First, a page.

In 2010, hundreds of thousands of books will be written world-wide. Blogs and data on the internet is increasing at an exponential rate and each week sees the launch of new media outlets.
Information is everywhere, available to all of us at the click of a button but what is relevant to IT professionals, what will help and what will hinder - Google and the like certainly provides results, but it is unable to qualify and filter them. The solution - as is so often the case in an industry as technical as ours is a person, an information contextualiser.
Information contextualisers are, for want of a better description, the new breed of business advisor - so new there is currently just the one in the world, Paul Bridle. The way businesses and information are changing will see their use and value increase dramatically.
'My job is not just about the sourcing of data and information - something search engines and research agencies can do easily. My place is to provide the right information in such a way as to be useful for a particular problem faced by a specific organisation. As an information contextualiser I draw on the global consciousness and knowledge base; my own experiences and case studies; contacts and individual experts in diverse fields of expertise. I then provide the information in a format that suits my client’s organisation,' Paul explained.
To clarify we asked Paul to create an example. 'My role is to walk into a client meeting unencumbered by prejudices, pre-conceived ideas or internal politics. The client presents a challenge their business currently faces, and this is where there is a difference. Too often at this stage a consultant will start planning solutions based on their own limited knowledge and experience (no matter how skilled they are, their knowledge is undoubtedly limited).
'I, as an information contextualiser, take a different view, a different perspective. I look for case histories of similar situations amongst IT professional as well as totally unrelated industries, data relevant to the subject, other people’s failures, other people’s successes, specialist and experts on the topic in question and so on. Essentially I pull together a host of data and information that could be of benefit and then relate that back to the needs of that particular client. And all of this activity is undertaken before fresh plans are made and implemented.'
It is easy to suggest that such a technique is actually not that new - surely journalists have been doing this for years but Paul is keen to point out the differences. 'My work is specifically focused on the needs of my clients, it is not about generic information. Journalists and other consultants certainly provide information gathered from a variety of sources, but it is not necessarily put into the context of a specific business’ need or challenge.'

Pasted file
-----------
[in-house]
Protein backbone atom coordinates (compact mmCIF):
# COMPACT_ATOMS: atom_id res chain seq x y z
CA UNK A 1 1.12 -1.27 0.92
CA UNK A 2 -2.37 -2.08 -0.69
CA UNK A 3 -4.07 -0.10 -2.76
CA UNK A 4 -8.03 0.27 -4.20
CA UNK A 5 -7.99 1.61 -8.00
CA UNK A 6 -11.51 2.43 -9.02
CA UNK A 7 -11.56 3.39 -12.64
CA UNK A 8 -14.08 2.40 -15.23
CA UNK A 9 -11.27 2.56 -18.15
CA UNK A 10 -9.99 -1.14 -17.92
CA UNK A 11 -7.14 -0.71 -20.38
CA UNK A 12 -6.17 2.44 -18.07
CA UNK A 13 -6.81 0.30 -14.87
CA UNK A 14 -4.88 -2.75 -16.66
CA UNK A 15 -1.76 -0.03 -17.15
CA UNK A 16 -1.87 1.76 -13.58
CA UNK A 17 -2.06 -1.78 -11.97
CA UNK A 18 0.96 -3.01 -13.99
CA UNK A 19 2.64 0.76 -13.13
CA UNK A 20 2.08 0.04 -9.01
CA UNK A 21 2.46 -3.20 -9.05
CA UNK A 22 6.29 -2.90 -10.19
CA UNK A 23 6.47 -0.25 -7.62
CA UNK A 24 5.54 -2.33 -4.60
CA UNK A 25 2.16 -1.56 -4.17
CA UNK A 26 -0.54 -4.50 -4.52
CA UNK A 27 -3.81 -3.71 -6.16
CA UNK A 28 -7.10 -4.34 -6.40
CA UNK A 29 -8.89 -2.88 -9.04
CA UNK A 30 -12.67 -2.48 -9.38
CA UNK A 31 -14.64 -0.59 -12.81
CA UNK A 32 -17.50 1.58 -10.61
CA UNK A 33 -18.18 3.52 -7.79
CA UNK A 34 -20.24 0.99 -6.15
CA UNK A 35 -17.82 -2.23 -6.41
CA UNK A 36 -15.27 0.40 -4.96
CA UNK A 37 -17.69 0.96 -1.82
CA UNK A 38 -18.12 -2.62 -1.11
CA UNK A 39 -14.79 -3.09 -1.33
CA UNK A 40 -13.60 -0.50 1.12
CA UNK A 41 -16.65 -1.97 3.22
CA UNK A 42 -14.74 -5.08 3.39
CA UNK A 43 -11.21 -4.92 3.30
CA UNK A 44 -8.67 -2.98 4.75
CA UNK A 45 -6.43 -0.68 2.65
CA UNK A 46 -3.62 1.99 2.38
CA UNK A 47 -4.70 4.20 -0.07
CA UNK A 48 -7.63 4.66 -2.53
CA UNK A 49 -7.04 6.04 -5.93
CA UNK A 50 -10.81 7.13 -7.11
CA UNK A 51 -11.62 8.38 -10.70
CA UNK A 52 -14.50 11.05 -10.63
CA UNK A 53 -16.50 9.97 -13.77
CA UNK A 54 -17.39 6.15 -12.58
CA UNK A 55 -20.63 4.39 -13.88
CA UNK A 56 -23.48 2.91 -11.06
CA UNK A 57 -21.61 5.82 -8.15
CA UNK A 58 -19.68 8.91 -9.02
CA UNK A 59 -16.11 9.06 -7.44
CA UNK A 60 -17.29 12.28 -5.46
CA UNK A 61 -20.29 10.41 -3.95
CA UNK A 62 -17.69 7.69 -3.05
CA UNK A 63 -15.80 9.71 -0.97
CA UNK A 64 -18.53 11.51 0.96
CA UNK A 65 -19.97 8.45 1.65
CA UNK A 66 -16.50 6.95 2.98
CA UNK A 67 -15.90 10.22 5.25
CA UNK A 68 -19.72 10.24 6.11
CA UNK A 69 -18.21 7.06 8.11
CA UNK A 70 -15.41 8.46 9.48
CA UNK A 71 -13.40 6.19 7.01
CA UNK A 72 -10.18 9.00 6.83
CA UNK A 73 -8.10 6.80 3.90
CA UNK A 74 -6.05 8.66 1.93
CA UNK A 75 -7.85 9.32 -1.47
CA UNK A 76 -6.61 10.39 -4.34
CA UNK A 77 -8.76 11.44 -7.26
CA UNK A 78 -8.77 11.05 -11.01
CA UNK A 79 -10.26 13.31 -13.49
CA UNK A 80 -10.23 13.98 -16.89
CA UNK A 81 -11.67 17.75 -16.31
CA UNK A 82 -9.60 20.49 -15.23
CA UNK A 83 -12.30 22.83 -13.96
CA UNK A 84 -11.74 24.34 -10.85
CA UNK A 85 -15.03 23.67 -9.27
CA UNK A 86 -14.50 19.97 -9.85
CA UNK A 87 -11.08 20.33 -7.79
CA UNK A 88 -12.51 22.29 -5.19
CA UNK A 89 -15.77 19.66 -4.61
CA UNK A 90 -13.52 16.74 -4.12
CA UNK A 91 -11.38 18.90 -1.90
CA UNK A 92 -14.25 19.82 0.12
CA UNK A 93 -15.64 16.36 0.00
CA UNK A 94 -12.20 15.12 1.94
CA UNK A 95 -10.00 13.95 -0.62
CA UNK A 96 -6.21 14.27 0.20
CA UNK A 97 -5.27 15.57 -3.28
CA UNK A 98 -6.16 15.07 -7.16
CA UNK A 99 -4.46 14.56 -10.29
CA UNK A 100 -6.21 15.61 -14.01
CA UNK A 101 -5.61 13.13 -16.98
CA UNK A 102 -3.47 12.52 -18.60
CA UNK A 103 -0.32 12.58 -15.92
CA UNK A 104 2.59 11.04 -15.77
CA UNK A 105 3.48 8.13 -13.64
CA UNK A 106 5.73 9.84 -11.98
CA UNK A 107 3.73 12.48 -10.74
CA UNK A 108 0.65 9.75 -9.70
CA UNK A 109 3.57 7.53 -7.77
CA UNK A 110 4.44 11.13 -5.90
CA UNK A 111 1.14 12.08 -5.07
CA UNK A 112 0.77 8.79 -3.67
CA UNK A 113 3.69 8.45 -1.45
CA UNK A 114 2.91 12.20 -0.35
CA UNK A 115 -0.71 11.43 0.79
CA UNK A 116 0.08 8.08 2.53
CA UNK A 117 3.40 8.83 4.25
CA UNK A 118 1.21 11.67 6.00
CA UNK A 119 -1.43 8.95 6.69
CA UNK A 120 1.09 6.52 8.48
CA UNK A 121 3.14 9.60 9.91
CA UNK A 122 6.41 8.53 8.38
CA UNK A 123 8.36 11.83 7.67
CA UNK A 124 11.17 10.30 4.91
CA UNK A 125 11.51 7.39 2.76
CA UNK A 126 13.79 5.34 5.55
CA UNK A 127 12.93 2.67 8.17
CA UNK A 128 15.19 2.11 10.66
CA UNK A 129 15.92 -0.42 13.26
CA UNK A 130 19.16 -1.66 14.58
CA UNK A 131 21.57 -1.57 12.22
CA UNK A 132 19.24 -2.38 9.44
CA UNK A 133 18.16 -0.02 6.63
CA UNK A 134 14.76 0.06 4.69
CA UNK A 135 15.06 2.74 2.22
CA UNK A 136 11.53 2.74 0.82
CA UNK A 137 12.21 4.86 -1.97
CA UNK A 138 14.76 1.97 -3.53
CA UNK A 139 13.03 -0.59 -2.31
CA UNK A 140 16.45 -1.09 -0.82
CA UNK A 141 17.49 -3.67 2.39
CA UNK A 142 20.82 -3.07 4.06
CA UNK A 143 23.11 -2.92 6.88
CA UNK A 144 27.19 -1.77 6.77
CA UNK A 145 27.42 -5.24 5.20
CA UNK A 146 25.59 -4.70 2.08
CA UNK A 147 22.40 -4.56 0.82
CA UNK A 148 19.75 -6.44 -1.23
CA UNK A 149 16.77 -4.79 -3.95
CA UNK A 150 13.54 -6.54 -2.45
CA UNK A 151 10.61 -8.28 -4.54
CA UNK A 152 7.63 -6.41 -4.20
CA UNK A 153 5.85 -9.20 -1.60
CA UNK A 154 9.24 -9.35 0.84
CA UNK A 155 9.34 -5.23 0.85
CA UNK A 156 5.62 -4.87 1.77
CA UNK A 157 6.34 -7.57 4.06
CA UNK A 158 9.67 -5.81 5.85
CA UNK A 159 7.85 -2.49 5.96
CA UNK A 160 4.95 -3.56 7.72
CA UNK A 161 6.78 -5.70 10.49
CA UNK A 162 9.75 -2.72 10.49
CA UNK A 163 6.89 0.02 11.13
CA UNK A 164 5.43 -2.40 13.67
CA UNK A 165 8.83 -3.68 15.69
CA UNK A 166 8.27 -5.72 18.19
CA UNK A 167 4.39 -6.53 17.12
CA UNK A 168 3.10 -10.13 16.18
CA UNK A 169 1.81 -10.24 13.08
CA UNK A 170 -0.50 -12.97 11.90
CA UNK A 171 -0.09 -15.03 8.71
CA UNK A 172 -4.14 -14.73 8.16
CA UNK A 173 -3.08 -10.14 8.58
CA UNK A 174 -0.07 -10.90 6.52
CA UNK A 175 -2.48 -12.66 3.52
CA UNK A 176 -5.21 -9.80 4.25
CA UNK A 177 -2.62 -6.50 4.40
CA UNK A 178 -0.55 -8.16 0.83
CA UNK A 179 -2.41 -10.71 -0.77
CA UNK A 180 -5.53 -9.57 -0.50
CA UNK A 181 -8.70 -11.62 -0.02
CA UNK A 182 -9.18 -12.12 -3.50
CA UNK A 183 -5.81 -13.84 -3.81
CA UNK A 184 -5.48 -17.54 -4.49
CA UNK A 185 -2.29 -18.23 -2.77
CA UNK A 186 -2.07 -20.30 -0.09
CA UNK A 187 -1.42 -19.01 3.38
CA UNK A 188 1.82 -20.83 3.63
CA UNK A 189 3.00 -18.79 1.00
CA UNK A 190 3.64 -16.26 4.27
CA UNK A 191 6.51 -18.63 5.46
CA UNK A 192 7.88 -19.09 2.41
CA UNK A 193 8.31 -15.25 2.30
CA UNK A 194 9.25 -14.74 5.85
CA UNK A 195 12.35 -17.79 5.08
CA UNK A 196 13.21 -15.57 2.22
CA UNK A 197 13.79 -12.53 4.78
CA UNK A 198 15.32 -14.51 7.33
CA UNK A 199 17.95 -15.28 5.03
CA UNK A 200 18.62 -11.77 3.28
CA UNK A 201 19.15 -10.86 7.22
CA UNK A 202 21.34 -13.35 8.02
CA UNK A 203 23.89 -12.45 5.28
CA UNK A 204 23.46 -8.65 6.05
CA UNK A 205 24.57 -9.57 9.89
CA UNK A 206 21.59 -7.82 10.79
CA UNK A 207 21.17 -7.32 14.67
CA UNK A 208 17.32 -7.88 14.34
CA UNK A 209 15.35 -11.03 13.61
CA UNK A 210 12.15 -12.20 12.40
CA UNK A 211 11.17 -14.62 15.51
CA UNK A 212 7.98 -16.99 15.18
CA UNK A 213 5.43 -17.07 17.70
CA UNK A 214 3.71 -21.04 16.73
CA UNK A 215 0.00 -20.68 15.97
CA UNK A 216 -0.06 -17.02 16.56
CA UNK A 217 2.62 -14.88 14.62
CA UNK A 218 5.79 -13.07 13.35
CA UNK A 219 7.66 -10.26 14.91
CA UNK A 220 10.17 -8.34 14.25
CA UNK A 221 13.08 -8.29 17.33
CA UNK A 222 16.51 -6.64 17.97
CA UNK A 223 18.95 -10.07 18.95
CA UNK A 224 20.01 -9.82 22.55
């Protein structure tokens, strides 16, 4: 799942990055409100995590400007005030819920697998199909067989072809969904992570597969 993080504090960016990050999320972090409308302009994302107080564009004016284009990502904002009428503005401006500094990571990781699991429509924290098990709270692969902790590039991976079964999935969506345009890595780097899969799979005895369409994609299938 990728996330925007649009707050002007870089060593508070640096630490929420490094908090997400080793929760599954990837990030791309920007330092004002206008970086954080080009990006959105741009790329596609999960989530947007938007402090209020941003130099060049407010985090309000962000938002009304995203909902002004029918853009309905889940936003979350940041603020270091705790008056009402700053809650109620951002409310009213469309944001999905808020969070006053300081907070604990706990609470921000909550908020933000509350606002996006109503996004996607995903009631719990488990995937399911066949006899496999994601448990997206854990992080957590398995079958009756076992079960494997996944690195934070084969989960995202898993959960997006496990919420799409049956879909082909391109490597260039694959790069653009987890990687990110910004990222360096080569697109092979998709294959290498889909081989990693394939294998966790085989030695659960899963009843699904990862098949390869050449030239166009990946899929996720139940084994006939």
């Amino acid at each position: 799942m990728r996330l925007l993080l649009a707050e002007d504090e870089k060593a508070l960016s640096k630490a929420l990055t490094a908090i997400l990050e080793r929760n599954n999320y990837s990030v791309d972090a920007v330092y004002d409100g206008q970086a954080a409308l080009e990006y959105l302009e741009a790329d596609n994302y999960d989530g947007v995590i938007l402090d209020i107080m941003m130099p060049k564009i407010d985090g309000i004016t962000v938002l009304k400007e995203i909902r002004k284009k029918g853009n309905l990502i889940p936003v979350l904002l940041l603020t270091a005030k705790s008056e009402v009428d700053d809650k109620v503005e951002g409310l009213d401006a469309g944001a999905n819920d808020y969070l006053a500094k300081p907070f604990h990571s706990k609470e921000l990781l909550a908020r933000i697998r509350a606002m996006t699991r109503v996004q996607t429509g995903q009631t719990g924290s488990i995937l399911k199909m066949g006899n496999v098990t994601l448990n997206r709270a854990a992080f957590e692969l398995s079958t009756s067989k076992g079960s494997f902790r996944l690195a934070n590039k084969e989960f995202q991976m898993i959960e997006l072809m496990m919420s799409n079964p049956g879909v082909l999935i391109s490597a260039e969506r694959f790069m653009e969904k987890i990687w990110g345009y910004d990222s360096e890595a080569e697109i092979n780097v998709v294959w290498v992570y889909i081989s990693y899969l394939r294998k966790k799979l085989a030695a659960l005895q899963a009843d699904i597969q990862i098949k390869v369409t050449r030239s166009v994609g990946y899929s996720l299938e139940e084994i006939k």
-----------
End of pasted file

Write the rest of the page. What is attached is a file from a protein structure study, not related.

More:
It is also vital to appreciate the fact that a position such as this is a role for the future. There was a time when it was possible for someone to have read every book ever written, but now the flow of information is increasing at a massive rate so it is vital that all businesses get to grips with the latest technologies and make use of them. In his job Paul is already doing this, identifying and filtering content from every part of the globe. This need to be technically savvy is obviously a key part of Paul’s role but so is flexibility.
'Clients are approaching me with all sorts of challenges in all sorts of fields and solutions range from one-to-one conversations and events to the writing of books and creation of case studies. To pull together everything needed for a client can involve a myriad of techniques across various skill-sets. However, nothing is set in stone, there is no fixed way of working. Take conferences as an example, I am regularly asked to speak and facilitate at conferences and meetings across the world.
'At the moment the accepted norm is for the content to be prepared and delivered as a keynote speech, but I see that changing. I can see a time when I will walk out on stage with nothing but a laptop, iPad (or whatever is the most appropriate digital interface) and I will ask the audience what they want to discuss or the issue they want to explore. This is already starting to happen and it revolves around my ability to interact with the audience and use technology to bring in case studies, additional experts and speakers relevant to the needs of the moment.'
It is clear that an information contextualiser needs core skills but what are they. Paul believes it is a firm grasp of business acumen, flexibility and a desire for knowledge. 'I have 30 years' experience researching and speaking on the subject of leadership; I have run businesses and been employed; I have written books and been on TV. As an information contextualiser I am a product of my past but what I do is based on the variables of the future. Above all it is my ability to learn, digest and relate different pieces of knowledge that are of benefit to my clients.'
Paul is currently the world’s only information contextualiser but it is clear that his role will become more and more important to businesses and organisations as we progress and develop. Particularly as information becomes both the most available and hardest to find commodity on the planet.